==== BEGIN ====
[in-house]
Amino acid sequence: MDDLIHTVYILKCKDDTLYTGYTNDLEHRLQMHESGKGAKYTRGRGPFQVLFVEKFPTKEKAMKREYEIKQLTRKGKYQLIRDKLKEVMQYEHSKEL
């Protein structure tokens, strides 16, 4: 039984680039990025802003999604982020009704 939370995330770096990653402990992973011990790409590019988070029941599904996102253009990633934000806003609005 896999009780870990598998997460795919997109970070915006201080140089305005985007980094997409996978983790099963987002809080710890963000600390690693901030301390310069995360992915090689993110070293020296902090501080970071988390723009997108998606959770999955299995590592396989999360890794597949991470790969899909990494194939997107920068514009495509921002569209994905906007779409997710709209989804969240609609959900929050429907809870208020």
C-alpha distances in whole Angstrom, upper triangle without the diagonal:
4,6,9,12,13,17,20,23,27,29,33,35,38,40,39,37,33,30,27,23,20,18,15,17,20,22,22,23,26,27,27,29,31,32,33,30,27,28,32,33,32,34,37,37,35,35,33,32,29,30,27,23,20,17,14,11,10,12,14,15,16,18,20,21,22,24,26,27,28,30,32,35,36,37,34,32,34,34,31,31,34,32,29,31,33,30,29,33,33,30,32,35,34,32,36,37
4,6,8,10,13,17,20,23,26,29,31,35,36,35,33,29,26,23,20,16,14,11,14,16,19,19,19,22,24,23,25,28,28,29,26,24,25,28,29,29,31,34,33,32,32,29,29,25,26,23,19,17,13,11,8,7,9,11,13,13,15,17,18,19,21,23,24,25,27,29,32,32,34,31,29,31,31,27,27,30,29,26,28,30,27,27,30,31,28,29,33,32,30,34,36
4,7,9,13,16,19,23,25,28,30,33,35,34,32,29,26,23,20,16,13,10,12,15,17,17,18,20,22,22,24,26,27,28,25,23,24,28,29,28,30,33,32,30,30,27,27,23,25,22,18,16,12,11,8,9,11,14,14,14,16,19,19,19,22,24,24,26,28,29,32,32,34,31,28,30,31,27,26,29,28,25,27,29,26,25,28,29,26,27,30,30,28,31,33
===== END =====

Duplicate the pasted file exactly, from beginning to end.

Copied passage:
[in-house]
Amino acid sequence: MDDLIHTVYILKCKDDTLYTGYTNDLEHRLQMHESGKGAKYTRGRGPFQVLFVEKFPTKEKAMKREYEIKQLTRKGKYQLIRDKLKEVMQYEHSKEL
């Protein structure tokens, strides 16, 4: 039984680039990025802003999604982020009704 939370995330770096990653402990992973011990790409590019988070029941599904996102253009990633934000806003609005 896999009780870990598998997460795919997109970070915006201080140089305005985007980094997409996978983790099963987002809080710890963000600390690693901030301390310069995360992915090689993110070293020296902090501080970071988390723009997108998606959770999955299995590592396989999360890794597949991470790969899909990494194939997107920068514009495509921002569209994905906007779409997710709209989804969240609609959900929050429907809870208020």
C-alpha distances in whole Angstrom, upper triangle without the diagonal:
4,6,9,12,13,17,20,23,27,29,33,35,38,40,39,37,33,30,27,23,20,18,15,17,20,22,22,23,26,27,27,29,31,32,33,30,27,28,32,33,32,34,37,37,35,35,33,32,29,30,27,23,20,17,14,11,10,12,14,15,16,18,20,21,22,24,26,27,28,30,32,35,36,37,34,32,34,34,31,31,34,32,29,31,33,30,29,33,33,30,32,35,34,32,36,37
4,6,8,10,13,17,20,23,26,29,31,35,36,35,33,29,26,23,20,16,14,11,14,16,19,19,19,22,24,23,25,28,28,29,26,24,25,28,29,29,31,34,33,32,32,29,29,25,26,23,19,17,13,11,8,7,9,11,13,13,15,17,18,19,21,23,24,25,27,29,32,32,34,31,29,31,31,27,27,30,29,26,28,30,27,27,30,31,28,29,33,32,30,34,36
4,7,9,13,16,19,23,25,28,30,33,35,34,32,29,26,23,20,16,13,10,12,15,17,17,18,20,22,22,24,26,27,28,25,23,24,28,29,28,30,33,32,30,30,27,27,23,25,22,18,16,12,11,8,9,11,14,14,14,16,19,19,19,22,24,24,26,28,29,32,32,34,31,28,30,31,27,26,29,28,25,27,29,26,25,28,29,26,27,30,30,28,31,33